Continuing through Luke’s Gospel, we’re seeing how Jesus explains what discipleship is all about. It’s not an easy path. It means putting the Lord above all other pursuits in our lives.
He continues with a couple of illustrations.
“Suppose one of you wants to build a tower. Will he not first sit down and estimate the cost to see if he has enough money to complete it? For if he lays the foundation and is not able to finish it, everyone who sees it will ridicule him, saying, ‘This fellow began to build and was not able to finish.’
“Or suppose a king is about to go to war against another king. Will he not first sit down and consider whether he is able with ten thousand men to oppose the one coming against him with twenty thousand? If he is not able, he will send a delegation while the other is still a long way off and will ask for terms of peace.”
Luke 14:28-32 NIV
Jesus gives the crowd two examples of what it takes to decide on the path of discipleship. Too many people start out with good intentions, but with false ideas. They think it will be easy for them.
After all, I just have to go to church, pay my tithes, and pray now and then. They have no idea what it costs to put down the flesh, renew the mind, and build up the spirit. True discipleship requires work.
Listen to how Jesus encapsulates these two parables.
In the same way, any of you who does not give up everything he has cannot be my disciple.
Luke 14:33 NIV
Giving up everything – that’s an attitude that starts us down the road to discipleship. In the parable of the builder, the phrase, is not able to finish, literally means did not have the force required to complete it. It doesn’t imply that he ran out of money. He just didn’t have the willpower to commit everything to the project.
In the same way, the king in the second parable had to ask himself if he was willing to commit his entire army to the protection of his realm. If not, he better surrender before the attack.
That’s what we must go through before we say we want to be a disciple of Christ. We have to see ourselves laying everything down on His altar.
Remember what I said in my last post. You can be saved and on your way to heaven and not be a disciple. I’m not trying to condemn anyone. I’m just trying to get you to see the high road of the abundant life in Christ.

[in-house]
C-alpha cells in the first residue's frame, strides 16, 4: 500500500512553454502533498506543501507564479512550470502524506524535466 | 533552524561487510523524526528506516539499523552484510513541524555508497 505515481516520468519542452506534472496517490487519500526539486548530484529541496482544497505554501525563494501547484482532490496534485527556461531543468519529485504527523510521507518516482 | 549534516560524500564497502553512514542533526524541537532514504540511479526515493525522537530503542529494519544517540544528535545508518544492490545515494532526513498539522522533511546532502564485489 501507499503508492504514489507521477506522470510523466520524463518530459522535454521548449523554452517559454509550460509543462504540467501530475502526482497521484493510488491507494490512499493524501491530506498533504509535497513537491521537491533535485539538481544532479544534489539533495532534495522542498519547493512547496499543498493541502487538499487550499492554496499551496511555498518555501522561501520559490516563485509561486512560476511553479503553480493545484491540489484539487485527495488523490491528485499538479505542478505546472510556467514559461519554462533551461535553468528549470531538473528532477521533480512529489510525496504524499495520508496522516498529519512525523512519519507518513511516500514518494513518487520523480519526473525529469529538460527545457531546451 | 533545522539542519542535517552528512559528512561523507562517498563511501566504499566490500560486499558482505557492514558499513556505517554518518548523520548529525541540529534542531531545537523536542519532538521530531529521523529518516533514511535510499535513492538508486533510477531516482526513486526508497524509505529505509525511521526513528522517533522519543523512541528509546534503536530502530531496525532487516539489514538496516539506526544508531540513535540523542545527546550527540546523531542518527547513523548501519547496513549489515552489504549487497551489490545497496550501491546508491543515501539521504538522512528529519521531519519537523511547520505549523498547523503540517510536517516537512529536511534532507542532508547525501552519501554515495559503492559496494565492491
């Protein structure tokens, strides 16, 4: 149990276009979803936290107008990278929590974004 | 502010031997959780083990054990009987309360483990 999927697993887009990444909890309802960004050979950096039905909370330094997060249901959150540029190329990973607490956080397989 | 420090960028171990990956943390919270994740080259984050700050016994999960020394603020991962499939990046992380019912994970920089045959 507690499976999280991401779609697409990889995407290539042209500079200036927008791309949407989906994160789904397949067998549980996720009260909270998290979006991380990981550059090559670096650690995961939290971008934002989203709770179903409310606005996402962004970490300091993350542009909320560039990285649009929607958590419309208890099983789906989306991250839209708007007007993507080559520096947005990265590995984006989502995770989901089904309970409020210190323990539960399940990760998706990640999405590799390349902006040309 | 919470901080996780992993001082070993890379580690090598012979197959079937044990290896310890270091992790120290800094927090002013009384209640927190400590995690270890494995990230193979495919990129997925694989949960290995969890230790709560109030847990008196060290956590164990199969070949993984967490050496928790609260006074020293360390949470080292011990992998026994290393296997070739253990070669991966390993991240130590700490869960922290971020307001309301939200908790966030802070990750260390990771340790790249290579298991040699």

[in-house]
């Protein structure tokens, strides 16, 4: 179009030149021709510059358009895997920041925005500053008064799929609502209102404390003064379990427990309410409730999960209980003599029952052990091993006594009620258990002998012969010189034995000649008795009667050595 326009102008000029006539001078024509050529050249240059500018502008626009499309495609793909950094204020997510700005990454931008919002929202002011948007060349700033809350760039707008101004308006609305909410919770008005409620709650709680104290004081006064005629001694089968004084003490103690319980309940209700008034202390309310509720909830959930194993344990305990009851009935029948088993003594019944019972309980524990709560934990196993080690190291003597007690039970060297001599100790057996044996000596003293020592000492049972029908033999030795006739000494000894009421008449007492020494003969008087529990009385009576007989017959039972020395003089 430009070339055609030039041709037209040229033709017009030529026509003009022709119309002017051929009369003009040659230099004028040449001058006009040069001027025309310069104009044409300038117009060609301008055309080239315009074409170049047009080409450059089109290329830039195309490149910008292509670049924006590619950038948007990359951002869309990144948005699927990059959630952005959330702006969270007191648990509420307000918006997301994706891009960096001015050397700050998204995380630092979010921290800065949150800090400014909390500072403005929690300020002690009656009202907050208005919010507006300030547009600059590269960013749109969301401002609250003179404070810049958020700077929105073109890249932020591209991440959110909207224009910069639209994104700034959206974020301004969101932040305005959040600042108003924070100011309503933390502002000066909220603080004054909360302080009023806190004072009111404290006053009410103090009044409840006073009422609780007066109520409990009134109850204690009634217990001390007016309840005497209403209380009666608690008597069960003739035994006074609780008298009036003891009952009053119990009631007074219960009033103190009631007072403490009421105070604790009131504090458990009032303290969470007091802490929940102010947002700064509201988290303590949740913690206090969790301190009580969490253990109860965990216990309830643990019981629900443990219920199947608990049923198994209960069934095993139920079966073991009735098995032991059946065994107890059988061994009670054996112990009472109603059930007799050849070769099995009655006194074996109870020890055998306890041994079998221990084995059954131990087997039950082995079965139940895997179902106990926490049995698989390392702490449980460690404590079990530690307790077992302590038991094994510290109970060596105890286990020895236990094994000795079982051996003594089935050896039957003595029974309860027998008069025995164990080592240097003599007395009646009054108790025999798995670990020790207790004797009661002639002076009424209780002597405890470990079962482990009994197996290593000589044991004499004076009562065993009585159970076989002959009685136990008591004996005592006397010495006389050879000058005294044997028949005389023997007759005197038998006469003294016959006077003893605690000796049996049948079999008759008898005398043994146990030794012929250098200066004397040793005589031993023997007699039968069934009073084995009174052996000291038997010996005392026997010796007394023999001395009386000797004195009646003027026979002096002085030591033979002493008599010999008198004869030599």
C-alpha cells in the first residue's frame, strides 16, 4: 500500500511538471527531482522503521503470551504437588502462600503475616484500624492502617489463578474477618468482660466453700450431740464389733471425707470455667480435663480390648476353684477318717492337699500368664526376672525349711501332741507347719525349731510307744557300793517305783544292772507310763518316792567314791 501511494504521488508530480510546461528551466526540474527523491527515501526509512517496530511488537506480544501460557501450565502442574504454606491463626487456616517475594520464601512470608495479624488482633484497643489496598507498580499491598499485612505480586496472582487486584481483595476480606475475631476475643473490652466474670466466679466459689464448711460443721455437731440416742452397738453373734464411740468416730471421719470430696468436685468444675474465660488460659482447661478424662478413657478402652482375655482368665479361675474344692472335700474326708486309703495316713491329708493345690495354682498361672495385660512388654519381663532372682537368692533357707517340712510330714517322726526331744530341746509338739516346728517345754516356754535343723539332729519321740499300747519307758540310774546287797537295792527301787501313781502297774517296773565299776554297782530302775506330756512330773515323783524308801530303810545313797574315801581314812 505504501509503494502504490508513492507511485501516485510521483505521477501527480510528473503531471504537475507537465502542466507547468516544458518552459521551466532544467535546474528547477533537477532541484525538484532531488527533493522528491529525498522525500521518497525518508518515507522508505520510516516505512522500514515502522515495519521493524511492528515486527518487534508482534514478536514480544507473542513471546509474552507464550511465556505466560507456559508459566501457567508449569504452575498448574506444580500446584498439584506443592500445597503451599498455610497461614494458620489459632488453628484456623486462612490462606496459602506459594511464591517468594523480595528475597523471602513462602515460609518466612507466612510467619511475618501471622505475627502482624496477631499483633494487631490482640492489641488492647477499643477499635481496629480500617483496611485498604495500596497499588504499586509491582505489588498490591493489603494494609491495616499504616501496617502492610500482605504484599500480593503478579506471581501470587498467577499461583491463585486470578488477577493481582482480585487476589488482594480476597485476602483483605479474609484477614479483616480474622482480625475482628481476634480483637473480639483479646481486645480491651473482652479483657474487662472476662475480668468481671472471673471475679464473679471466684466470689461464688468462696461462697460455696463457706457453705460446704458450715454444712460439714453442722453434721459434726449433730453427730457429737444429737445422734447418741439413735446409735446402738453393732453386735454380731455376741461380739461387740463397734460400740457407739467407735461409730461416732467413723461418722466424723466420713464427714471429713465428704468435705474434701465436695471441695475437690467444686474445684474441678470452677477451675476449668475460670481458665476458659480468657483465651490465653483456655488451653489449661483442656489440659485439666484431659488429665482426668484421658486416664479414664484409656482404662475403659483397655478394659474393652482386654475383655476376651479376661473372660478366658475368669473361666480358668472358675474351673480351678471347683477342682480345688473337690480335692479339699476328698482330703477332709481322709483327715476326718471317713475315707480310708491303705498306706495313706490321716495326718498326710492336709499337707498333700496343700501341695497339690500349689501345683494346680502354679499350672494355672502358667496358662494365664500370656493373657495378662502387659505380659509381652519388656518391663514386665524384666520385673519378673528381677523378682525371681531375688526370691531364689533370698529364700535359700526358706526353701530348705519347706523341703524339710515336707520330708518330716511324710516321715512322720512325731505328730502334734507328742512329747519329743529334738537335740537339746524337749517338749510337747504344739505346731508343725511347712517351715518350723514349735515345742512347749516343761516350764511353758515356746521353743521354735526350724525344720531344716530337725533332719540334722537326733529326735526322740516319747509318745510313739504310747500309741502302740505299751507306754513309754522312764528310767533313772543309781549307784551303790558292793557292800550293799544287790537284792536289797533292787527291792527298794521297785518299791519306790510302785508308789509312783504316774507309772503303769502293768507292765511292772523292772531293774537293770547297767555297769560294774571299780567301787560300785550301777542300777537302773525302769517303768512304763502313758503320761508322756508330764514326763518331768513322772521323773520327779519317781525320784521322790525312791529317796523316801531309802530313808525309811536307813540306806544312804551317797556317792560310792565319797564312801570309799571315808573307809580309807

If you find your Christian walk to be easy, then you’re not yet a disciple. The closer you follow to Christ, the harder your choices will become. But there is a bright side. The longer you serve the Lord, the easier it will be to make those choices.
It’s all about cultivating an attitude – I’m nothing else but a disciple. It may sound like a tough road, but in the end it’s worth it.
“Salt is good, but if it loses its saltiness, how can it be made salty again? It is fit neither for the soil nor for the manure pile; it is thrown out.
He who has ears to hear, let him hear.”
Luke 14:34-35 NIV
Back when this was written, salt had a higher percentage of impurities than we have today. If it got wet, the actual salt would wash out and you were left with the dirt. You wouldn’t want to use that on your food.
In the same way, there are believers who want to serve God. But at the same time they want to retain their rights to determine what they want to do or not do. That doesn’t work out too well in the Kingdom of God. It’s like putting dirt on your sandwich.
The way of discipleship leads to a fulfilled life. There’s a manifestation of the power of God working through you. When you live at this level it becomes obvious to all those around you.
It’s apparent that you couldn’t produce the blessings that you’re walking in. God is at work in you. That’s the ultimate goal. Living as a disciple shows God’s glory and draws others to Christ.
Question: How much is the glory of God worth to you?
© 2022 Nick Zaccardi